Event Security

Sports ground safety in challenging times

Ken Scott, head of Inspectorate for the Sports Grounds Safety Authority, offers an insight into tackling the challenges facing sports grounds

Sport is an essential part of our national culture. Every week millions of people in the UK attend football, rugby, horse racing and other sporting events. Thanks to the dedication and commitment of all those who work in stadium safety, the UK is one of the safest places in the world to watch sport live. The Sports Grounds Safety Authority’s (SGSA’s) priority is to make sure people do so in as safe and secure surroundings as possible. We do this through our regulatory role within football, and our advisory work with other sports.

The SGSA was borne out of tragedies which struck football grounds in the 1980s. Its predecessor, the Football Licensing Authority, was created as a result of Lord Taylor’s report into the tragic events of Hillsborough, which took place 30 years ago. Since then, we have worked with sports grounds owners to develop safe, modern stadia. But as Lord Taylor said: “Complacency is the enemy of safety.” We must never take safety for granted.

But the challenges we face today are not the same as those from 30 years ago. The incidents which have occurred over the last five years, including Stade de France in 2015 and the attacks at Westminster Bridge, Manchester Arena and London Bridge in 2017, are a stark reminder about the vulnerability of crowded places and the importance of the work of those charged with keeping us safe.

Sadly, in today’s world, we now need to consider the increasing threat posed by terrorist attack when we are developing plans. This was at the forefront of our minds when developing the newly released edition of the Guide to Safety at Sports Grounds (also known as the Green Guide), published at the end of last year. This is recognised globally as the definitive statement of best practice in sports grounds safety.

The publication of the Green Guide is the culmination of two years’ work, which included researching and consulting with a range of organisations including football, cricket and rugby bodies, architects and the emergency services. The document breaks new ground in recognising the crucial part that areas outside of the ground play in the safe arrival and departure of spectators.

The boundaries of a venue, as defined on a plan or a safety certificate are often the boundary at which legal responsibility for spectators starts and ends for the venue operators. However, there is a moral obligation to ensure that consideration is given to the area beyond this line (which exists only on paper and is not painted on the floor).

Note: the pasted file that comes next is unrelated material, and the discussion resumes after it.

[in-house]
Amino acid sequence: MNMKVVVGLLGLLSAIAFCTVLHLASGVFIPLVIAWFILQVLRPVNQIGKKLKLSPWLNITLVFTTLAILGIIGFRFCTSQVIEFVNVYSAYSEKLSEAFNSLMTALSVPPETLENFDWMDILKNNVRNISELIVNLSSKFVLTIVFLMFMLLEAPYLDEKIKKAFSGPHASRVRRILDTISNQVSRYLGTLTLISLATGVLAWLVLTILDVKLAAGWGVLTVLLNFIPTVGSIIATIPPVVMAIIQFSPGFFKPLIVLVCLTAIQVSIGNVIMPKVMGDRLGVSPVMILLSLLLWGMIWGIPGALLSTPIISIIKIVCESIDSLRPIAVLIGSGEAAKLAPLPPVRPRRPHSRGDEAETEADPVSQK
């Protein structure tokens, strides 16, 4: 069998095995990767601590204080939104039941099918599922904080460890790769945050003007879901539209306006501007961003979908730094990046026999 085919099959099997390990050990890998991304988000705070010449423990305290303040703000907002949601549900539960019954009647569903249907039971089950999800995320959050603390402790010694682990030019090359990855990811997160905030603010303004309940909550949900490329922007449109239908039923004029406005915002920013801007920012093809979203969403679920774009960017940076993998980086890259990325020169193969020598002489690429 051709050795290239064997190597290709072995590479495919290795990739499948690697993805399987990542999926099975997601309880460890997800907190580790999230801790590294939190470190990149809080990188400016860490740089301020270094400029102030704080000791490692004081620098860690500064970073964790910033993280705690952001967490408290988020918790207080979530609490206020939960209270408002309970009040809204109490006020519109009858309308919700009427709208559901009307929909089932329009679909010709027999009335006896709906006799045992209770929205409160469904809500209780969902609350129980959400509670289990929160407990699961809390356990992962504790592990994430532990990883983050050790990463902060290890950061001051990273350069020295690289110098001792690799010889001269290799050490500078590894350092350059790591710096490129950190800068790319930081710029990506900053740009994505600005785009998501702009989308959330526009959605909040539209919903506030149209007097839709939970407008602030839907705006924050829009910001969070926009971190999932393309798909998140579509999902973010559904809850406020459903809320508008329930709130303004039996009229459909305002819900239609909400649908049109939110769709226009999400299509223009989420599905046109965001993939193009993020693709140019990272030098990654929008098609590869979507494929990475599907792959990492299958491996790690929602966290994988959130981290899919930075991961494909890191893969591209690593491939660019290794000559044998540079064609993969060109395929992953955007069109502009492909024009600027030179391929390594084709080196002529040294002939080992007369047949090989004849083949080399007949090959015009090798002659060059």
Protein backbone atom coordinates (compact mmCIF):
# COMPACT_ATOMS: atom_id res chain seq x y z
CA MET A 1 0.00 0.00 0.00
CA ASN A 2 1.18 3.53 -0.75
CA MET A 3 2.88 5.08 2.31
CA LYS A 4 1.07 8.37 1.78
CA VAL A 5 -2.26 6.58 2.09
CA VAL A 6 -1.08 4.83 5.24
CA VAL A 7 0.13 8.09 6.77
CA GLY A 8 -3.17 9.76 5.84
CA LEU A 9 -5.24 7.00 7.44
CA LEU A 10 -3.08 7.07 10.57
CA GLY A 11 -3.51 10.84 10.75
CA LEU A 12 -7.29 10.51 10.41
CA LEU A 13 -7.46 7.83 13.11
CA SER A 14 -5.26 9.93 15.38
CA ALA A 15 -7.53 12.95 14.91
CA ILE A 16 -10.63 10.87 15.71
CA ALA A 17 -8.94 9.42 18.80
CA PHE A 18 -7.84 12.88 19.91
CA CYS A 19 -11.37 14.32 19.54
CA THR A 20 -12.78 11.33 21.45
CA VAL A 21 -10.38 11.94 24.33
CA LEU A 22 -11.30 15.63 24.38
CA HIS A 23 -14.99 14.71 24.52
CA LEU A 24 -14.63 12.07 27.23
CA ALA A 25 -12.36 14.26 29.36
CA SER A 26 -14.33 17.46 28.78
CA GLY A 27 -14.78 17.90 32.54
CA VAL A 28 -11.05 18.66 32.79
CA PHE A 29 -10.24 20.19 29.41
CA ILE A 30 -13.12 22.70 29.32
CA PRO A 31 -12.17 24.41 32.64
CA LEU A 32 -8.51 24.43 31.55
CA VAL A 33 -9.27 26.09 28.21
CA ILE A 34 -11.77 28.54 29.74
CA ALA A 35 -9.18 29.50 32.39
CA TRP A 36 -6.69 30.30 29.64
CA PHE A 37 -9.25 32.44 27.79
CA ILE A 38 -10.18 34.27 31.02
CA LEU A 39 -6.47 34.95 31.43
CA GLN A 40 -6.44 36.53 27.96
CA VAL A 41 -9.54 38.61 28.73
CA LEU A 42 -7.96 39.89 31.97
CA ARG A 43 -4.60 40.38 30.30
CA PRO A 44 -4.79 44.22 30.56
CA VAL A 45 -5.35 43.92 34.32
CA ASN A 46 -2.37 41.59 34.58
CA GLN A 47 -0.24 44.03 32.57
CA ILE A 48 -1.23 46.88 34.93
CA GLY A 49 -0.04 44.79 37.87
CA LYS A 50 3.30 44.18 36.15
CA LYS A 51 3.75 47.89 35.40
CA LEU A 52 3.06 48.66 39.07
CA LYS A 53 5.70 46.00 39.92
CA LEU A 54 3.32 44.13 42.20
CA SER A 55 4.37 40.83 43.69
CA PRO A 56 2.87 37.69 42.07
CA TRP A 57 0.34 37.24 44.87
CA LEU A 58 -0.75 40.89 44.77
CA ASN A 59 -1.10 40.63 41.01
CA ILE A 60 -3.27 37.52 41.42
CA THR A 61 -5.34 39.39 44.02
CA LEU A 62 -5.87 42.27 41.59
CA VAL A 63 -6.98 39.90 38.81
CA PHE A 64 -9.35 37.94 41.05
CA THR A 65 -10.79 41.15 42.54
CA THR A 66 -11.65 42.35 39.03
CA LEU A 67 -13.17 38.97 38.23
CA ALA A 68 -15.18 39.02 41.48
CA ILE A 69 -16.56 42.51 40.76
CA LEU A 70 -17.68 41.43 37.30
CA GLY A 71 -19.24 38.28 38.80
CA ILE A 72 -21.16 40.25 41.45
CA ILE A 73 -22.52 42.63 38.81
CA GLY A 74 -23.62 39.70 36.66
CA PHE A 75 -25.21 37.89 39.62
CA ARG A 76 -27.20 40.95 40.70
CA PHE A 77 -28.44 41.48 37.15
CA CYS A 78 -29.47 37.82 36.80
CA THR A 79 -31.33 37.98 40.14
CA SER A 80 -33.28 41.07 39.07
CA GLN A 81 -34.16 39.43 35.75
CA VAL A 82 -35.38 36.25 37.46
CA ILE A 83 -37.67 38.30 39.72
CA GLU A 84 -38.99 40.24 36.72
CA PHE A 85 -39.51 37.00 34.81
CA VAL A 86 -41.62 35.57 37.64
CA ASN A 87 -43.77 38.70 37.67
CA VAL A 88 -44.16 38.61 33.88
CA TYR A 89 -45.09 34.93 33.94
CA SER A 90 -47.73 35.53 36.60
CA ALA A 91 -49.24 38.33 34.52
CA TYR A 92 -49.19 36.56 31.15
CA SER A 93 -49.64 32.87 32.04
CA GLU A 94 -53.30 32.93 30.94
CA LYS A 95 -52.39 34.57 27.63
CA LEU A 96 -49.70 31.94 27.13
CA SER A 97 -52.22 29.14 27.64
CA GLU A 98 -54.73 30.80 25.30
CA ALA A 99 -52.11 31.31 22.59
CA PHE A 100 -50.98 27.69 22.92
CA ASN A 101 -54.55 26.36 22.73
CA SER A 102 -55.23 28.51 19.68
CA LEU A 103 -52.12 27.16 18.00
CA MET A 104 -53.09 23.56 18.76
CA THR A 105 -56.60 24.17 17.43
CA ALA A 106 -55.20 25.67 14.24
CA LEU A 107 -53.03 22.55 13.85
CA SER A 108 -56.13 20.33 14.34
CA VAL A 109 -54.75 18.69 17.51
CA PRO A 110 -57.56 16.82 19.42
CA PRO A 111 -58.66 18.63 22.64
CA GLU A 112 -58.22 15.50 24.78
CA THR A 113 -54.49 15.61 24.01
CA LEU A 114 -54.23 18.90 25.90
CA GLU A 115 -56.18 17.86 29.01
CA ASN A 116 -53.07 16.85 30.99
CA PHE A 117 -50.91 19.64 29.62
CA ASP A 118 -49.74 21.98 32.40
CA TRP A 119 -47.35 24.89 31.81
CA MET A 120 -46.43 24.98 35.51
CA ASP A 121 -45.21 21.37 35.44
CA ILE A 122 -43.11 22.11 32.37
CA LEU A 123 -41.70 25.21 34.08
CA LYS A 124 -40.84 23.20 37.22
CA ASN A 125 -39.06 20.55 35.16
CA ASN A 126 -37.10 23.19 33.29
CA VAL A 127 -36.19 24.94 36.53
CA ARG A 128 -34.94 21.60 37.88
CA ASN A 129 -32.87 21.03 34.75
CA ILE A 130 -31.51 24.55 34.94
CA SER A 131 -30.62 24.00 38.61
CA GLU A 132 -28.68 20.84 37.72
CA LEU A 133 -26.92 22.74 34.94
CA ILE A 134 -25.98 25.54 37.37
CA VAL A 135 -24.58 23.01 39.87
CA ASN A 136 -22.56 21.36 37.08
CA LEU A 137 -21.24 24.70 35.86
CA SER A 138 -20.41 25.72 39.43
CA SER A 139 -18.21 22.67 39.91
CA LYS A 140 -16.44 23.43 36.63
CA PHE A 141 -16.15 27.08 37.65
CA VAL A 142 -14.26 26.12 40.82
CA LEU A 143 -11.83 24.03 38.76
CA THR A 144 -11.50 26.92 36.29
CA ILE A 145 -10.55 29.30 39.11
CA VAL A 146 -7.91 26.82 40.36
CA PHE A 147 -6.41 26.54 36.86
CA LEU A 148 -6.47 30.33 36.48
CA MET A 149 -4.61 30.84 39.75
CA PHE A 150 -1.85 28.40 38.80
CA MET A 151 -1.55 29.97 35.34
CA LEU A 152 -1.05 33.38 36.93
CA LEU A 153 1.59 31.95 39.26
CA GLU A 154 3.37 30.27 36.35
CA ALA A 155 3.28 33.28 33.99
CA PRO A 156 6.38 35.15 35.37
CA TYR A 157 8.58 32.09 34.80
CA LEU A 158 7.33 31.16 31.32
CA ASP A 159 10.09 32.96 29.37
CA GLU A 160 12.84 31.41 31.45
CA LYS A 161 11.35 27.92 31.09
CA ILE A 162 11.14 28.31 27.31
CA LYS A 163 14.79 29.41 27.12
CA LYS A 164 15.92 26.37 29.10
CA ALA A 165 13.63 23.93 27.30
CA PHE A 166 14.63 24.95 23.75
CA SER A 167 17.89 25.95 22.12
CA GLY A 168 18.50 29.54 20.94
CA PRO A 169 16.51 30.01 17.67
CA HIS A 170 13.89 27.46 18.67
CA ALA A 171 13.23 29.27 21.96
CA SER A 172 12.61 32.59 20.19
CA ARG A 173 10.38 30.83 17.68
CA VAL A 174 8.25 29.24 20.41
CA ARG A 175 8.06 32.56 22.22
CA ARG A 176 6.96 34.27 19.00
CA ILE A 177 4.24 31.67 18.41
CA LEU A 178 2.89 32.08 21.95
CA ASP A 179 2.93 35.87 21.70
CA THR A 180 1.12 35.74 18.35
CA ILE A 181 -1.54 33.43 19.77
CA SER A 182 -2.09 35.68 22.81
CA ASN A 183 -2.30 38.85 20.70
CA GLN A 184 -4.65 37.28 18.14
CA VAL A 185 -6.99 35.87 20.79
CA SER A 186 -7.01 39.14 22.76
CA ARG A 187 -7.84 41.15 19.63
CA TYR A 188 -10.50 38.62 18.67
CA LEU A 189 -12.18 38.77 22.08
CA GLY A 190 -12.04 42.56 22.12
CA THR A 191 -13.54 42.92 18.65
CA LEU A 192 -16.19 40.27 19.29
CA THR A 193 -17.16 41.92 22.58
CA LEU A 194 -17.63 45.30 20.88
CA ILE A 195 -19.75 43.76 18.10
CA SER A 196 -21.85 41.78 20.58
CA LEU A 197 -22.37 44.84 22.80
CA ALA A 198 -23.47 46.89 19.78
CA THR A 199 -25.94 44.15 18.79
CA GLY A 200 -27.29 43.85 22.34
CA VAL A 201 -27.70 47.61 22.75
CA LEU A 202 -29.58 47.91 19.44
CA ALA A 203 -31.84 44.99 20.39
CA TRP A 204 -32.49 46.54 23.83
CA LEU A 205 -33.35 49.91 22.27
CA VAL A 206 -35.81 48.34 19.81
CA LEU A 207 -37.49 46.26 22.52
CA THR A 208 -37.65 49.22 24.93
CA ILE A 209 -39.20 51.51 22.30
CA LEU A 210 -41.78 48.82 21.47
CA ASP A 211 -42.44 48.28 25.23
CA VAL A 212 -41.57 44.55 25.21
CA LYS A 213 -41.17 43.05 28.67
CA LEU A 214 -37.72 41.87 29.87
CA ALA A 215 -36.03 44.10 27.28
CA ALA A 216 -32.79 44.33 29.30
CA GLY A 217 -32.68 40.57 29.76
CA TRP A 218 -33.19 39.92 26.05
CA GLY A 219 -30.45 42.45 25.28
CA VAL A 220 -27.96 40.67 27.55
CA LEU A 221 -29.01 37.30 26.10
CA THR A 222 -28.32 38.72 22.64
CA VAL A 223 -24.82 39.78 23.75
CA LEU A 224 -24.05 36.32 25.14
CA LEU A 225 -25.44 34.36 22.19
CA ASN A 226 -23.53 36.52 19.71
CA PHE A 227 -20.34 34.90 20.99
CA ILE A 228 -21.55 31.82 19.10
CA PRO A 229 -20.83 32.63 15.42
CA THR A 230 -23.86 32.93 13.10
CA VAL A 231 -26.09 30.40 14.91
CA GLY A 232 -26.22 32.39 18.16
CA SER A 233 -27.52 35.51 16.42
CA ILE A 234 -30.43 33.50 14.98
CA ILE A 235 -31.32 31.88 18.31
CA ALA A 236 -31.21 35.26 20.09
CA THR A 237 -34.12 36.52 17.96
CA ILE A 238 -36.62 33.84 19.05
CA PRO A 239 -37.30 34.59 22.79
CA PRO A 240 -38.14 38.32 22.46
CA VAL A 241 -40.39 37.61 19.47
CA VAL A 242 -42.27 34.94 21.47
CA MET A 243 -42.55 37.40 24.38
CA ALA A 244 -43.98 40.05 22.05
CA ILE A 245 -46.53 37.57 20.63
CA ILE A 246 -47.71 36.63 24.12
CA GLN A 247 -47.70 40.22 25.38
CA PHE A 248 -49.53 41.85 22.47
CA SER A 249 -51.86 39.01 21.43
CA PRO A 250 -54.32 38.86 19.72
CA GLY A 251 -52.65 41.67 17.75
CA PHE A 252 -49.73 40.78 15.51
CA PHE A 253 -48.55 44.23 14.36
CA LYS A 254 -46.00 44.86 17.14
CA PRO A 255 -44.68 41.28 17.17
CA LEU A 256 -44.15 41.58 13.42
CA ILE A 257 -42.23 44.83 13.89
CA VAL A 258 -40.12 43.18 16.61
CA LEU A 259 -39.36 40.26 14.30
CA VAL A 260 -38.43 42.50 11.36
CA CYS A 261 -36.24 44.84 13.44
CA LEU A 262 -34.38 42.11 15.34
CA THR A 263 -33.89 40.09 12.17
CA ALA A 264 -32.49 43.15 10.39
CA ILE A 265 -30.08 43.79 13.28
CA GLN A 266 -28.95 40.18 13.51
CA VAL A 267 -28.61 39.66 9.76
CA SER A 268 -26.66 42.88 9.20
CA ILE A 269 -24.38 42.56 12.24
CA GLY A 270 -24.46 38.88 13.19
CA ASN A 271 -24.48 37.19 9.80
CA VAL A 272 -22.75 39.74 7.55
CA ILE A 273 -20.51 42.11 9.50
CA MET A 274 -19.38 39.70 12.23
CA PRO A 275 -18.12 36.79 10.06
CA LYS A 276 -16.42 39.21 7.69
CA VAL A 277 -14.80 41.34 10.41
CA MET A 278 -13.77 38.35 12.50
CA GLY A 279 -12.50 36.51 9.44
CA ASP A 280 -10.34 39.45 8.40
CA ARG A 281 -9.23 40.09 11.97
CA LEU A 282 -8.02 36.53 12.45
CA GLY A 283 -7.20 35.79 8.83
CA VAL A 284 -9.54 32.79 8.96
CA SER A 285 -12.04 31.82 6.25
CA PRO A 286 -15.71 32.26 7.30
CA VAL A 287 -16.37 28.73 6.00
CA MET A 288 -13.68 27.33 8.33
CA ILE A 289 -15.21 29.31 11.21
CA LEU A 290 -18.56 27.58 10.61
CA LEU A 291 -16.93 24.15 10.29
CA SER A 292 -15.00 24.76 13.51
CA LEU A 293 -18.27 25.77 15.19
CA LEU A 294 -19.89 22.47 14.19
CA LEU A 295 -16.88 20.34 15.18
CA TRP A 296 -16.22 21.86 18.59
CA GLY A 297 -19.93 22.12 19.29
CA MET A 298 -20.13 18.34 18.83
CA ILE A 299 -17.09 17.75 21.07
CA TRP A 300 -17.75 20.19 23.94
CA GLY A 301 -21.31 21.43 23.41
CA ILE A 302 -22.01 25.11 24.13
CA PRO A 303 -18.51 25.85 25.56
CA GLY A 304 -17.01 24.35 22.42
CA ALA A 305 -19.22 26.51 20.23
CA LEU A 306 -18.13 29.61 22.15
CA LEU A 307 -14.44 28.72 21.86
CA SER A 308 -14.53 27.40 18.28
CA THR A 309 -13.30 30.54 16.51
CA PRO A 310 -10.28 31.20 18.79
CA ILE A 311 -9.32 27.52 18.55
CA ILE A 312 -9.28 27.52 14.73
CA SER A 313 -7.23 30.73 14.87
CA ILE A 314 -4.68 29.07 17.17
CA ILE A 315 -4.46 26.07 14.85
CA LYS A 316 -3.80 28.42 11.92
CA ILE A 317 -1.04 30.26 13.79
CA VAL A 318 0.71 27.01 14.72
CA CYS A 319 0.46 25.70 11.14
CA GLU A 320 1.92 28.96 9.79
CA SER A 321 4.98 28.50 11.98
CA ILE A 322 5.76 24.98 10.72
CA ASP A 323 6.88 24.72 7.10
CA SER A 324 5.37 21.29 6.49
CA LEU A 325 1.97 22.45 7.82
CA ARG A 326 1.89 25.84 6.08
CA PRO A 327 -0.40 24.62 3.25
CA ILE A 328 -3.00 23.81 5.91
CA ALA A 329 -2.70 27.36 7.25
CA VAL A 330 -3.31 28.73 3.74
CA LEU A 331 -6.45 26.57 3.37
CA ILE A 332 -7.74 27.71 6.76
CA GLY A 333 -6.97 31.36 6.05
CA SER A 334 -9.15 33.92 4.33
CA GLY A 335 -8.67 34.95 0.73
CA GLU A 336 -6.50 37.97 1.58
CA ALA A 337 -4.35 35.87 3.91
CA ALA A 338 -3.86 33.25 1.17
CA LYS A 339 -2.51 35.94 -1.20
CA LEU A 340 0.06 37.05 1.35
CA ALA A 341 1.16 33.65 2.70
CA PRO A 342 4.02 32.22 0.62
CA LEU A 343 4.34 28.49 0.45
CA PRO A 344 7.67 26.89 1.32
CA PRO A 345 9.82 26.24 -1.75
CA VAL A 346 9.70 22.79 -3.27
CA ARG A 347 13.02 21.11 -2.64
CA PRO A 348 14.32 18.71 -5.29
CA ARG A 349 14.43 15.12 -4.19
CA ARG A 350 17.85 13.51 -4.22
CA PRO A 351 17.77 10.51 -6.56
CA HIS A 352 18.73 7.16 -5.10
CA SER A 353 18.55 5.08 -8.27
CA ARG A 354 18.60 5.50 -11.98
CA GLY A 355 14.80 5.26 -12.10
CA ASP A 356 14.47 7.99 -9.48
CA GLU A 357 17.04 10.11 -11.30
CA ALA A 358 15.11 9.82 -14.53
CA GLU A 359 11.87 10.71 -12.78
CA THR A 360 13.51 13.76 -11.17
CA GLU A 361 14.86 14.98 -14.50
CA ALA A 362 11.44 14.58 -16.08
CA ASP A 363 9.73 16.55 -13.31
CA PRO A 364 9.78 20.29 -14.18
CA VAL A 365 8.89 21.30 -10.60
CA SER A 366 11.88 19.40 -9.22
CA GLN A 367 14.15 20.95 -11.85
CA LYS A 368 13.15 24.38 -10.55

Recent terrorist attacks, including that at the Ariana Grande concert in Manchester Arena showed that whilst we can be very good at managing the ingress of people into a venue, we can do more to ensure a safe exit and onward transit.

The last mile
The new version of the Green Guide recognises this and offers guidance on this zone that is ‘external’ to the stadium boundary which we call ‘Zone Ex’ – the area outside the stadium where spectators either arrive or leave via.  

Stadium and event operators can no longer think about the space outside the stadium in isolation. When considering safety, the sum of all parts is critical to creating as safe an environment as possible for everyone at the ground. There are many challenges to ensuring safety in this area, not least of which is that it is unlikely that the venue owner has any legal responsibility for people within it. A multi-disciplinary approach is needed, working across disciplines such as safety, police, stadium management, ambulance and other key stakeholders to ensure that someone has the lead for safety in this area.

While it is new to our guidance documents, the concept itself isn’t new. The London 2012 Olympics used this principle – calling it the last mile. While this area may not be the direct responsibility of the stadium owner, it’s important that all parties are involved in the effective management of this zone to ensure that spectators are safe during ingress and egress.

Evacuation in response to a terrorist threat that could be outside the building may require different internal movement patterns than those for risks such as fire. For instance, although in a fire it might be appropriate to use all exits, in a terrorism scenario it may be necessary to consider internal movement to reach alternative exits and avoid emerging into a hostile situation.

Inviting people onto the pitch and getting them away safely at the end may be the only option, but it is a taxing thing. There are additional risks to that of a sports match because not only are you inviting people into different areas, but areas which were never designed to be accommodate standing spectators, therefore ingress and egress from the pitch is generally not designed to cope with that usage.

In new stadium design it’s important to understand people movement; using modelling and analysis we don’t now have to wait for the venue to open to realise what does and doesn’t work. We can get a good idea of outcomes from using technology and simulating how people move around sports grounds under certain conditions. The technology that can help us assess that is improving all the time and is a powerful tool in stadium design.

All safety managers need to be aware of the options they have available in their toolbox to help tackle any challenge. This isn’t about writing countless plans for every emergency possible. At times of emergency, you don’t have the time to consider if the most appropriate plan is number 536 or 537.  Instead, the most useful piece of preparatory work a safety manager can do is develop a complete understanding of all of the options and tools available that can be used in a difficult situation.



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